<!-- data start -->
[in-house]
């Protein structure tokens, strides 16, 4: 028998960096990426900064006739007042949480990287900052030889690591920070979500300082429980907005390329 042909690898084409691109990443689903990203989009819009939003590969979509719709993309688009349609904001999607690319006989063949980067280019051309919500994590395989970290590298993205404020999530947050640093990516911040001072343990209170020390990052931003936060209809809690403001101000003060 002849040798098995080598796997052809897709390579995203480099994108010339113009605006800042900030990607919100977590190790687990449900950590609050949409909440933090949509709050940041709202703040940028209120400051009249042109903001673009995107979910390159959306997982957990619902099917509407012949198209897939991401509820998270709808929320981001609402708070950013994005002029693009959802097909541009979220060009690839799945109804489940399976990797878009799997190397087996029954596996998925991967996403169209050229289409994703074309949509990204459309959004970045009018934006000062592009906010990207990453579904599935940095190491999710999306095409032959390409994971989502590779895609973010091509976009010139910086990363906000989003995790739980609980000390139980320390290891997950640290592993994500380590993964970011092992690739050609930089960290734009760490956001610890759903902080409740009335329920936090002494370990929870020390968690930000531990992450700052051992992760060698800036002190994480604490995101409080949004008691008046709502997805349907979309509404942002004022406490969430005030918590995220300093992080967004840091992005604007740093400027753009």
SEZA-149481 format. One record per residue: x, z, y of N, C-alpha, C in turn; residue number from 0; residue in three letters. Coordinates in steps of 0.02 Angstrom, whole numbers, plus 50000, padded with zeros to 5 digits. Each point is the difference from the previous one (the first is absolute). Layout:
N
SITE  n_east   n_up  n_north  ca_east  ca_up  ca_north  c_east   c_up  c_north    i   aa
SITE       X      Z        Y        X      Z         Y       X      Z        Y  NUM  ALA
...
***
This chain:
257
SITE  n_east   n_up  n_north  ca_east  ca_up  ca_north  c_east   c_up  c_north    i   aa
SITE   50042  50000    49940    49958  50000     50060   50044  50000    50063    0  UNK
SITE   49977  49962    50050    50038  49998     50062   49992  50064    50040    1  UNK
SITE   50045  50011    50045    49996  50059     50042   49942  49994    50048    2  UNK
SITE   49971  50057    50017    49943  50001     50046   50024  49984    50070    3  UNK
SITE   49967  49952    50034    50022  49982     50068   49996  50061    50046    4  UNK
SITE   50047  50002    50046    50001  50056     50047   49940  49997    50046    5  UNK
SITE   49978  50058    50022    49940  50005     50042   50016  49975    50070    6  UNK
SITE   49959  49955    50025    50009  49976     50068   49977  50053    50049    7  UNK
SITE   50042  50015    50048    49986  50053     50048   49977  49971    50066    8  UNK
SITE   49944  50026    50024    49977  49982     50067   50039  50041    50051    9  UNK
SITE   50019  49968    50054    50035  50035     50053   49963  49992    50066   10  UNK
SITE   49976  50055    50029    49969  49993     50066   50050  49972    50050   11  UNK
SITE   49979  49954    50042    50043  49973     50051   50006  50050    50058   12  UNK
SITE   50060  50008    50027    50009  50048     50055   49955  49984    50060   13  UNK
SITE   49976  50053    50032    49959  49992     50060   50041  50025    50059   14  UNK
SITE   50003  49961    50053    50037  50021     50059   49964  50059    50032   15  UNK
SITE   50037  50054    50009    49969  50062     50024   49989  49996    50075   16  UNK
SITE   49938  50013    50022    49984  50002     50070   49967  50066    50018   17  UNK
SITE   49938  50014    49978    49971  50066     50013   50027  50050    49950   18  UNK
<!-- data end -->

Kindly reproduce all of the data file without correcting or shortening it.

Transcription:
[in-house]
């Protein structure tokens, strides 16, 4: 028998960096990426900064006739007042949480990287900052030889690591920070979500300082429980907005390329 042909690898084409691109990443689903990203989009819009939003590969979509719709993309688009349609904001999607690319006989063949980067280019051309919500994590395989970290590298993205404020999530947050640093990516911040001072343990209170020390990052931003936060209809809690403001101000003060 002849040798098995080598796997052809897709390579995203480099994108010339113009605006800042900030990607919100977590190790687990449900950590609050949409909440933090949509709050940041709202703040940028209120400051009249042109903001673009995107979910390159959306997982957990619902099917509407012949198209897939991401509820998270709808929320981001609402708070950013994005002029693009959802097909541009979220060009690839799945109804489940399976990797878009799997190397087996029954596996998925991967996403169209050229289409994703074309949509990204459309959004970045009018934006000062592009906010990207990453579904599935940095190491999710999306095409032959390409994971989502590779895609973010091509976009010139910086990363906000989003995790739980609980000390139980320390290891997950640290592993994500380590993964970011092992690739050609930089960290734009760490956001610890759903902080409740009335329920936090002494370990929870020390968690930000531990992450700052051992992760060698800036002190994480604490995101409080949004008691008046709502997805349907979309509404942002004022406490969430005030918590995220300093992080967004840091992005604007740093400027753009």
SEZA-149481 format. One record per residue: x, z, y of N, C-alpha, C in turn; residue number from 0; residue in three letters. Coordinates in steps of 0.02 Angstrom, whole numbers, plus 50000, padded with zeros to 5 digits. Each point is the difference from the previous one (the first is absolute). Layout:
N
SITE  n_east   n_up  n_north  ca_east  ca_up  ca_north  c_east   c_up  c_north    i   aa
SITE       X      Z        Y        X      Z         Y       X      Z        Y  NUM  ALA
...
***
This chain:
257
SITE  n_east   n_up  n_north  ca_east  ca_up  ca_north  c_east   c_up  c_north    i   aa
SITE   50042  50000    49940    49958  50000     50060   50044  50000    50063    0  UNK
SITE   49977  49962    50050    50038  49998     50062   49992  50064    50040    1  UNK
SITE   50045  50011    50045    49996  50059     50042   49942  49994    50048    2  UNK
SITE   49971  50057    50017    49943  50001     50046   50024  49984    50070    3  UNK
SITE   49967  49952    50034    50022  49982     50068   49996  50061    50046    4  UNK
SITE   50047  50002    50046    50001  50056     50047   49940  49997    50046    5  UNK
SITE   49978  50058    50022    49940  50005     50042   50016  49975    50070    6  UNK
SITE   49959  49955    50025    50009  49976     50068   49977  50053    50049    7  UNK
SITE   50042  50015    50048    49986  50053     50048   49977  49971    50066    8  UNK
SITE   49944  50026    50024    49977  49982     50067   50039  50041    50051    9  UNK
SITE   50019  49968    50054    50035  50035     50053   49963  49992    50066   10  UNK
SITE   49976  50055    50029    49969  49993     50066   50050  49972    50050   11  UNK
SITE   49979  49954    50042    50043  49973     50051   50006  50050    50058   12  UNK
SITE   50060  50008    50027    50009  50048     50055   49955  49984    50060   13  UNK
SITE   49976  50053    50032    49959  49992     50060   50041  50025    50059   14  UNK
SITE   50003  49961    50053    50037  50021     50059   49964  50059    50032   15  UNK
SITE   50037  50054    50009    49969  50062     50024   49989  49996    50075   16  UNK
SITE   49938  50013    50022    49984  50002     50070   49967  50066    50018   17  UNK
SITE   49938  50014    49978    49971  50066     50013   50027  50050    49950   18  UNK